Basil (medicinally referred to as St Joseph’s Wort) is mainly considered a culinary herb. It is widely used in dishes from chicken to pasta. For culinary use, you would want to grow a Sweet Basil, or Genovese Basil strain. Basil is best used fresh, so this would be a plant to include in your year-round kitchen or your indoor garden during wintering periods. Basil gives its best flavor to a dish when added at the last minute, as cooking quickly dilutes the flavor. Basil can be used dried, however, the drying process does diminish the flavor significantly, so growing fresh year-round is strongly recommended for a serious homesteader.
Medicinally, basil (St Joseph’s Wort) has been used in homeopathic methods using the leaves of the plant. These are boiled in tea or eaten along with other herbs to help alleviate gastrointestinal problems such as gas, constipation, diarrhea, loss of appetite, and even spasms. Basil contains Vitamin A and C.
As mentioned previously, Basil needs to be fresh, so you should grow this one indoors. Luckily Basil is container friendly. Once established it will grow well indoors in low light. Seeds should be placed in a container of water to sprout. This generally takes 5 days. Once the seeds have sprouted spread them into a container of well packed soil that drains well. Sprinkle just enough growing medium over sprouts to cover. Plants generally take 10-14 days to develop. Keep the containers in a dish of water so that the sprouts and young plants never run out of water.
Transplant outside if desired only after 60 days for best results. Basil should be started indoors and transplanted for best results. Basil is considered a “companion plant” to the tomato and is believed to deter pests for the tomato plant. Sweet Basil is also considered a natural insect repellent. Plant it with marigolds, peppermint, rosemary, lemongrass, lavender, or any other mix of plants for beautiful and functional landscaping anywhere. I prefer to keep this one in the “kitchen garden” which means I grow it indoors in the winter and right out the back door with a few other flowers, herbs, and spices for easy access in cooking and bug deterrent.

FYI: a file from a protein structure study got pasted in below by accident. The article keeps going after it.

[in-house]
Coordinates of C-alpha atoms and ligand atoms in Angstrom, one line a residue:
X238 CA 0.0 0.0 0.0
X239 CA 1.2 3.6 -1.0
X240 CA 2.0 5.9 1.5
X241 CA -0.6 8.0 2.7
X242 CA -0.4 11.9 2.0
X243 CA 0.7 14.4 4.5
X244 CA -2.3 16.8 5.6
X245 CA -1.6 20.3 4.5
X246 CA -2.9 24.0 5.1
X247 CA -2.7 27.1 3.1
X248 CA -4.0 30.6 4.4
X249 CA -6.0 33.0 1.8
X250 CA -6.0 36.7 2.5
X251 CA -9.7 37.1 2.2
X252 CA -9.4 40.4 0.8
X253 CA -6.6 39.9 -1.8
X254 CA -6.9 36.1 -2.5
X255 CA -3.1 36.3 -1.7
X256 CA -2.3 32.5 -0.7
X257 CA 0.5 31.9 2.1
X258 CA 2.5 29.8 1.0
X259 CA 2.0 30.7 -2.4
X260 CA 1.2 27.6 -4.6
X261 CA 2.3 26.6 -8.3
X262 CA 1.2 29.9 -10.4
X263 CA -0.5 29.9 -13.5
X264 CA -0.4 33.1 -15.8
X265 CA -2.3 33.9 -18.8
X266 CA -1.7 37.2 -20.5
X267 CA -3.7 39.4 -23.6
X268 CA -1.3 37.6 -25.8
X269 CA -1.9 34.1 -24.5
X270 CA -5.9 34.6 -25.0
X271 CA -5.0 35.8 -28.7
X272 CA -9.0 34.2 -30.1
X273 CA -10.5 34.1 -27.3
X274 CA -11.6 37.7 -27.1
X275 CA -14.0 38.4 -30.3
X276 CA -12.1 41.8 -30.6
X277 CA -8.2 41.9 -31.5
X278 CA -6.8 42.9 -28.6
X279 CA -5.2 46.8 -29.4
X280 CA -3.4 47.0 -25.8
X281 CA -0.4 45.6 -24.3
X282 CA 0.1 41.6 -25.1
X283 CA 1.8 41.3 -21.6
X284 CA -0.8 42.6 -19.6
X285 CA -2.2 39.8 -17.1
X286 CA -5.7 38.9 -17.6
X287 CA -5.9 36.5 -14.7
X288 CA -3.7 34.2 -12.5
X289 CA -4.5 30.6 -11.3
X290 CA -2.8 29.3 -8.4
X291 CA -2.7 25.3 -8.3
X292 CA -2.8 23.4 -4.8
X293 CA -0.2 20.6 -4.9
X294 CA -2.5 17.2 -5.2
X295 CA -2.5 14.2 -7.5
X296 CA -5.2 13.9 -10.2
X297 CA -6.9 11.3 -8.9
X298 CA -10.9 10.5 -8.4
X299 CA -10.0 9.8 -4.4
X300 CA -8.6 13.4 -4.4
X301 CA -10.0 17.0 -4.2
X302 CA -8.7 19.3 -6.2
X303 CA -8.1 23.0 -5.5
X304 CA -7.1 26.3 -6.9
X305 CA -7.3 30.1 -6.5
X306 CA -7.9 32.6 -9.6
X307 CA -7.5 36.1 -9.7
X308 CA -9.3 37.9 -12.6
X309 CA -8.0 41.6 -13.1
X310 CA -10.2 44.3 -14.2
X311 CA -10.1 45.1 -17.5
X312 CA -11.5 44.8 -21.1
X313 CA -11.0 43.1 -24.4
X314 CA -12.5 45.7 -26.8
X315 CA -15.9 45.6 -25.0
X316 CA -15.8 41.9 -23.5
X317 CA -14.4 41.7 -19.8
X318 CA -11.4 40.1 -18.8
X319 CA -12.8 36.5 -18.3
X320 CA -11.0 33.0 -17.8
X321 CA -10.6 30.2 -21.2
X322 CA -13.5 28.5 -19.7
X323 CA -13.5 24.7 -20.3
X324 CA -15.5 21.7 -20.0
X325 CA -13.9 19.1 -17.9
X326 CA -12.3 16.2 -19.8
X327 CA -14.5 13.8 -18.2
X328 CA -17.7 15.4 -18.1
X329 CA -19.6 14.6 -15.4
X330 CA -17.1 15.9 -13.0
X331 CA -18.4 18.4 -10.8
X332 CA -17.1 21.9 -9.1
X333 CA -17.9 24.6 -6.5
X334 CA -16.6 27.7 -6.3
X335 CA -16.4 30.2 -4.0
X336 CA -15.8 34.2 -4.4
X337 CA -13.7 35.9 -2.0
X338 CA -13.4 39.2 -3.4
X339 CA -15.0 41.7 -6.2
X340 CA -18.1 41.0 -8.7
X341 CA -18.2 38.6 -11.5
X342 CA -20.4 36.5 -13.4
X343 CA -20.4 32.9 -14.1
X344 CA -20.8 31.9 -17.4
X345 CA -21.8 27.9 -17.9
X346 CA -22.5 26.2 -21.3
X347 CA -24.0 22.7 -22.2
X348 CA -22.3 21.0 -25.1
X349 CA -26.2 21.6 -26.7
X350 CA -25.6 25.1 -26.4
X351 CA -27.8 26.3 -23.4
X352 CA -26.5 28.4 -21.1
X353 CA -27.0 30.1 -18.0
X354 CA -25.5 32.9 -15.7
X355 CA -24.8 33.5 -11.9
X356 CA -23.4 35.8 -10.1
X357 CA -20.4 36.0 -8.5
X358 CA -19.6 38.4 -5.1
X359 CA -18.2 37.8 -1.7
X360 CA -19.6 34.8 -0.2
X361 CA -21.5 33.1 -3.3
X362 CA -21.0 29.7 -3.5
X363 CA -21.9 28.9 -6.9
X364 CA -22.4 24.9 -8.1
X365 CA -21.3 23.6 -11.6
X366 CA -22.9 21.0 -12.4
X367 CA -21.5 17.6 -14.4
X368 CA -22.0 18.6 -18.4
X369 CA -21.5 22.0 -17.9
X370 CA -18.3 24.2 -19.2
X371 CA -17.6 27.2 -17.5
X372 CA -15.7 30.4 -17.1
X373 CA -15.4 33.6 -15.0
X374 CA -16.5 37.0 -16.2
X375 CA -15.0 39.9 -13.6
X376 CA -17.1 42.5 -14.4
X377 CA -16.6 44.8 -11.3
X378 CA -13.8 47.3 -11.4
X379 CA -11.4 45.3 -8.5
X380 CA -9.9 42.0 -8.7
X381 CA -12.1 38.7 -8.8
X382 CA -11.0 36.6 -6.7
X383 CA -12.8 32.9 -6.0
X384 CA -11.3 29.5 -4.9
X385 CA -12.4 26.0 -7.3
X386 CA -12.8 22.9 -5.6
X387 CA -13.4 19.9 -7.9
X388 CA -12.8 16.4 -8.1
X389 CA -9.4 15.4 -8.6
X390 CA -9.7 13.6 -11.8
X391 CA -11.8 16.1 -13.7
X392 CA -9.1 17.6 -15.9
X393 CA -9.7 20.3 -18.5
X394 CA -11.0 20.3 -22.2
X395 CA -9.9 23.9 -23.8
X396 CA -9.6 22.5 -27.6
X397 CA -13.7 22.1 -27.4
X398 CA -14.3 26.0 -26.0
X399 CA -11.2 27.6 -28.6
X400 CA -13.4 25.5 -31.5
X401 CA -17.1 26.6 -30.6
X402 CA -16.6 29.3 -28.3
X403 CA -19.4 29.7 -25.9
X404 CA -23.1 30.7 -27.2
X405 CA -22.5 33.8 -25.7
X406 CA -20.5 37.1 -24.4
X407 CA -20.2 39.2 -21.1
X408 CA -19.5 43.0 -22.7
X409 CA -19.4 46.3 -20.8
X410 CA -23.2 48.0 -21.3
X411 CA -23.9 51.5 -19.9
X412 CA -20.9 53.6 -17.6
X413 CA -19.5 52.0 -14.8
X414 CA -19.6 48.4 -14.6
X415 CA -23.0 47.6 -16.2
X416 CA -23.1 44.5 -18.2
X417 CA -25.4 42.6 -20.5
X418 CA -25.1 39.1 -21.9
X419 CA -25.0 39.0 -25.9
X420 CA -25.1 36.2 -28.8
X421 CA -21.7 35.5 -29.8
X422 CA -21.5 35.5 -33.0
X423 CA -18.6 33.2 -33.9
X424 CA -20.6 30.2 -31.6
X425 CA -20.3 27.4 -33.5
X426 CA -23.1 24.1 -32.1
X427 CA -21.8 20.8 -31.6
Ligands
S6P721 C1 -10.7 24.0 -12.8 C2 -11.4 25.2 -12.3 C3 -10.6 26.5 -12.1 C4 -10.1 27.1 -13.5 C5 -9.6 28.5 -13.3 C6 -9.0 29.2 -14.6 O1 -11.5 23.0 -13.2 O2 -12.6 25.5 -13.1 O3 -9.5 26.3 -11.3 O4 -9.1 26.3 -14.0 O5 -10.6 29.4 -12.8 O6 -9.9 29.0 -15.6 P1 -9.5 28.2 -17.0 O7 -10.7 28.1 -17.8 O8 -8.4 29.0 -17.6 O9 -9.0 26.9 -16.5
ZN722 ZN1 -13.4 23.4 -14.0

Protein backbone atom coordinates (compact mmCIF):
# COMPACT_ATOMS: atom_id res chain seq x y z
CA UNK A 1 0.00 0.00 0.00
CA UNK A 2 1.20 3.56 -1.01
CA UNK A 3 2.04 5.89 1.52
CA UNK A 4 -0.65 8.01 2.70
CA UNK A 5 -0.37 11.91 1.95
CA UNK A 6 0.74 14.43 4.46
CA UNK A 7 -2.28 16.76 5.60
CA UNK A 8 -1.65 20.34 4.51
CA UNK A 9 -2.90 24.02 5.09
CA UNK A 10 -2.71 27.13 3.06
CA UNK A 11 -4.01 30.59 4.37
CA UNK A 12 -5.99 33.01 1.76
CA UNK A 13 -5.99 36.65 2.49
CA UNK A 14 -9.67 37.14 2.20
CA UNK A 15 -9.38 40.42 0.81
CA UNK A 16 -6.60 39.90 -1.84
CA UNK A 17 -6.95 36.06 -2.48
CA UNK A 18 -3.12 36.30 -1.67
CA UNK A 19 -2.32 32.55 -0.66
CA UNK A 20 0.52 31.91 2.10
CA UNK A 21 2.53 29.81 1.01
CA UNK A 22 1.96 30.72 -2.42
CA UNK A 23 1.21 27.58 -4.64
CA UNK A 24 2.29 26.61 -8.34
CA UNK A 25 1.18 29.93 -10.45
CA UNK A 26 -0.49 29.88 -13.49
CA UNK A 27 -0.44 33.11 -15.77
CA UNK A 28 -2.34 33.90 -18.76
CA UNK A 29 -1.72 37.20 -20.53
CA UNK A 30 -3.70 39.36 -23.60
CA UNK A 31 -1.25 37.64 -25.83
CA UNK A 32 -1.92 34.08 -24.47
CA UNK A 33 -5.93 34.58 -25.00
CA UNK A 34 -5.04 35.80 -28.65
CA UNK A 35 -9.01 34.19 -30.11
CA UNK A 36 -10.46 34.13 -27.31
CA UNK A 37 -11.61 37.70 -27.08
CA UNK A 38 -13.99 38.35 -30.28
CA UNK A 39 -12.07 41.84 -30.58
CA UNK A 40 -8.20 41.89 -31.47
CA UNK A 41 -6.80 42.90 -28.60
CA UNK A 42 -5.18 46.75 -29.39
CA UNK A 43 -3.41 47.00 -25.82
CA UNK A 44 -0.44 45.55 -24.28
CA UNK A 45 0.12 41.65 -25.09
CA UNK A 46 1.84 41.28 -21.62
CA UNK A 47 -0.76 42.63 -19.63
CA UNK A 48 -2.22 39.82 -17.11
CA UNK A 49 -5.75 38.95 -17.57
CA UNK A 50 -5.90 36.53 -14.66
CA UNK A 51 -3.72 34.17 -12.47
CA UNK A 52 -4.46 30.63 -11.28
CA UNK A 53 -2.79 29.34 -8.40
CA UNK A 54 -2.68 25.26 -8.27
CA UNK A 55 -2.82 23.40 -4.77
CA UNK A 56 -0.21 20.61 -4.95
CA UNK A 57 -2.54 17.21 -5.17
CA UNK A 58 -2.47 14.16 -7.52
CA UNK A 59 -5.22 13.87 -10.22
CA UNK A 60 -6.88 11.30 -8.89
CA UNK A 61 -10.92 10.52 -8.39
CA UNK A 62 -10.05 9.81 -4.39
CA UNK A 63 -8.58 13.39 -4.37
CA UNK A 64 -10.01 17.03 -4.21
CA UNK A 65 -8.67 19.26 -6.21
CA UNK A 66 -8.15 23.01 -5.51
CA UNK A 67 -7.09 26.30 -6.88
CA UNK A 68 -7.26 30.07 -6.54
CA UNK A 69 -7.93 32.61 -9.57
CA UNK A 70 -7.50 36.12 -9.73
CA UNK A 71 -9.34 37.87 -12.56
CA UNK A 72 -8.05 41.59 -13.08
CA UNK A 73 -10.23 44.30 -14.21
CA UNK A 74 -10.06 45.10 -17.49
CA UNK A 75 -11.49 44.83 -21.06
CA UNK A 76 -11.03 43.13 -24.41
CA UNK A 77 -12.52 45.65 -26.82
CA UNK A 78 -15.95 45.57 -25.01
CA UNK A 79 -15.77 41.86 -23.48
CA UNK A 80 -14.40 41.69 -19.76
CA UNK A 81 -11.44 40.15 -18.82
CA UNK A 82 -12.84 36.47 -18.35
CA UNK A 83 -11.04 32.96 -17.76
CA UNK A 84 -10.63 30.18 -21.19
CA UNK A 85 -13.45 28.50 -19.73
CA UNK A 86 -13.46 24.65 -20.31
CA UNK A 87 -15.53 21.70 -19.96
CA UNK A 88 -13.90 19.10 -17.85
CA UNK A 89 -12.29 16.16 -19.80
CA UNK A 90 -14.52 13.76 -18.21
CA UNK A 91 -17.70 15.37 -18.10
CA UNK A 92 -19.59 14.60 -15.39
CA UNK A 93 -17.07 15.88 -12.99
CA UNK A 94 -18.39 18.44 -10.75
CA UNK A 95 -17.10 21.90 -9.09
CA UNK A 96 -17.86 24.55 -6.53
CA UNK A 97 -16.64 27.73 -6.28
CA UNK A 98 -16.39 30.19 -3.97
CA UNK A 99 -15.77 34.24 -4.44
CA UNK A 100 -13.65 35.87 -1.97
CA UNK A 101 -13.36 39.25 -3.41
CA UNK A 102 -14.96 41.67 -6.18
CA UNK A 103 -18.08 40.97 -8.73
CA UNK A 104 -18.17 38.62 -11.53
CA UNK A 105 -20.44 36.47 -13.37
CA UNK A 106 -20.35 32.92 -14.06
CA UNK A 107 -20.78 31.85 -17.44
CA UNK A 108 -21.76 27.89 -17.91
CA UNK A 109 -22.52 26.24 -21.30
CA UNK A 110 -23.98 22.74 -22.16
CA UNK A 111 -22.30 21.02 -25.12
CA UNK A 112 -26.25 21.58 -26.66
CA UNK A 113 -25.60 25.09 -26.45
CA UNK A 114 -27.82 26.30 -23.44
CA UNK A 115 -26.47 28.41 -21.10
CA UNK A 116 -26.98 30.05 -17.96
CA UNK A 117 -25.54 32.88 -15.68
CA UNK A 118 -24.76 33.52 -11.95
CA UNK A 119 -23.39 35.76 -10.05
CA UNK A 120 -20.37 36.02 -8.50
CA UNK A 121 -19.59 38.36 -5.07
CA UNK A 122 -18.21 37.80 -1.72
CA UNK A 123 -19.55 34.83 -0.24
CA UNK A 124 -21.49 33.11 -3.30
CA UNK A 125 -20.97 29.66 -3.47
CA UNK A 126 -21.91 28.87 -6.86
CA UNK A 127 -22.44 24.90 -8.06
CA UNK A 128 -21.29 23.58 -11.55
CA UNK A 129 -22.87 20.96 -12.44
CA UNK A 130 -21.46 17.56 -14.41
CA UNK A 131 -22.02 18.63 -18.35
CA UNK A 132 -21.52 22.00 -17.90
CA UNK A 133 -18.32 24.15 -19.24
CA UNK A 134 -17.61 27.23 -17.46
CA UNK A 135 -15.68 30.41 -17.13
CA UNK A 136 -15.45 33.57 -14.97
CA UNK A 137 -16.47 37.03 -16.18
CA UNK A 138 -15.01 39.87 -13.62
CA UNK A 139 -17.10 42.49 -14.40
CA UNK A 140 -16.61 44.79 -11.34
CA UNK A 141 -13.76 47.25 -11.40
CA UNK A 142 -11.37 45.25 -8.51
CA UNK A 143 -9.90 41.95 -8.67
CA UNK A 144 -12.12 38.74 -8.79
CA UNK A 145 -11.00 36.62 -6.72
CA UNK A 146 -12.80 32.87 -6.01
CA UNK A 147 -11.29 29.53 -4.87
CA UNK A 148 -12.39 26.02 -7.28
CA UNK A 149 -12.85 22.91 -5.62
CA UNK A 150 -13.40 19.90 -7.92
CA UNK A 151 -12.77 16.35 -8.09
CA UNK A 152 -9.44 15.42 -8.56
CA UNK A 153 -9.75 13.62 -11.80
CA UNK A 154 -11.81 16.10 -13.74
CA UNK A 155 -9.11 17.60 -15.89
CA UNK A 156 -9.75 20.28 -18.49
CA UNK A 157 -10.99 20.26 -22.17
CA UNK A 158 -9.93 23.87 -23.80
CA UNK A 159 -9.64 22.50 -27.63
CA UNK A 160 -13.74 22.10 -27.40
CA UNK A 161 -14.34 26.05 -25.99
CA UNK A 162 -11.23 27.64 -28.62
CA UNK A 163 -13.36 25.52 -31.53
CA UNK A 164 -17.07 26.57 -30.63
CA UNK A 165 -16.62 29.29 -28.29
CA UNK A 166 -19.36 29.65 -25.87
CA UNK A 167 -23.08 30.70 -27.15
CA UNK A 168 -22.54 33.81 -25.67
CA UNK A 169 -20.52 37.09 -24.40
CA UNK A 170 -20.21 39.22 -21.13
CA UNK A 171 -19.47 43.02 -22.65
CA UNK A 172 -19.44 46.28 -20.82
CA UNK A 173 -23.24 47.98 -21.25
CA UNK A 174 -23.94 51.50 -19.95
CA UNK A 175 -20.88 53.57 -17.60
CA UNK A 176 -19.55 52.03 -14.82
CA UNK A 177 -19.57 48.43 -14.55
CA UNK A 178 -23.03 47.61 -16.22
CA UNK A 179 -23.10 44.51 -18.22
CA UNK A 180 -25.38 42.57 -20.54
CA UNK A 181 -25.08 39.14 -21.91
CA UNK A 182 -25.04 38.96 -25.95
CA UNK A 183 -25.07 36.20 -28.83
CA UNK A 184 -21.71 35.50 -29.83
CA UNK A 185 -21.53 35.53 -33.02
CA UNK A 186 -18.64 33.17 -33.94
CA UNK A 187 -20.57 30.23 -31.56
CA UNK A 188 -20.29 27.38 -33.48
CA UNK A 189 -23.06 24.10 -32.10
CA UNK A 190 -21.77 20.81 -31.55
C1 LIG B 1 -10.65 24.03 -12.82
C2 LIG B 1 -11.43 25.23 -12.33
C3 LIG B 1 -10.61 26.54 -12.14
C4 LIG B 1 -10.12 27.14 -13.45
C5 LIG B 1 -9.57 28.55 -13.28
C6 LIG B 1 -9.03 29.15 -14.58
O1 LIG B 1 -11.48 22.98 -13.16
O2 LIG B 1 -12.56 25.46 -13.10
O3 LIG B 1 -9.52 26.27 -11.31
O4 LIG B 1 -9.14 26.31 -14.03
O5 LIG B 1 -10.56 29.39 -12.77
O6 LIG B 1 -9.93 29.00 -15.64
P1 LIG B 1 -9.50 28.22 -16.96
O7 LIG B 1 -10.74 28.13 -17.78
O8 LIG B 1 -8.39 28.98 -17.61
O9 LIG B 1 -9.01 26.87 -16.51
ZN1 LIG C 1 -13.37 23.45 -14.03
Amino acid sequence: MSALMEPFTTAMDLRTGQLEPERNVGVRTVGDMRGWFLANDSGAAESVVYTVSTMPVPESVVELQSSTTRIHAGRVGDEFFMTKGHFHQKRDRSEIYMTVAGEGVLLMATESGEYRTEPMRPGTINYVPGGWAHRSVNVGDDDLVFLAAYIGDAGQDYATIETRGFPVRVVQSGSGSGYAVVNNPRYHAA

HARVESTING AND STORAGE
Harvesting Basil is simple. Snip as many leaves as you require for your immediate need. If you do choose to store for later use, you may refrigerate in an airtight container for up to a week. Freeze in an airtight container for up to a month. Dry completely as whole leaves in a mason jar with air holes in the lid until a leaf crumbles easily upon touching. Replace the lid with holes with a regular lid and store dry up to 6 months.
HARVESTING SEEDS FOR FOLLOWING YEAR
Seeds will form on plants or sections of the plant that go without picking or pruning. Basil will “flower” or go to seed. The seeds will be full developed when they are dark brown to almost black in color. Remove all protective petals and shells, rinse, and allow seeds to dry on a paper plate or towel for 1 week. Store seeds in a sealed envelope for the winter. For extra protection against moisture put the envelopes together into a wooden or tin container (you can use Ziploc if you wish) and store in a cool dry location out of sunlight. The area you store seeds should NOT freeze however. A steady 50-60 degrees should be sufficient.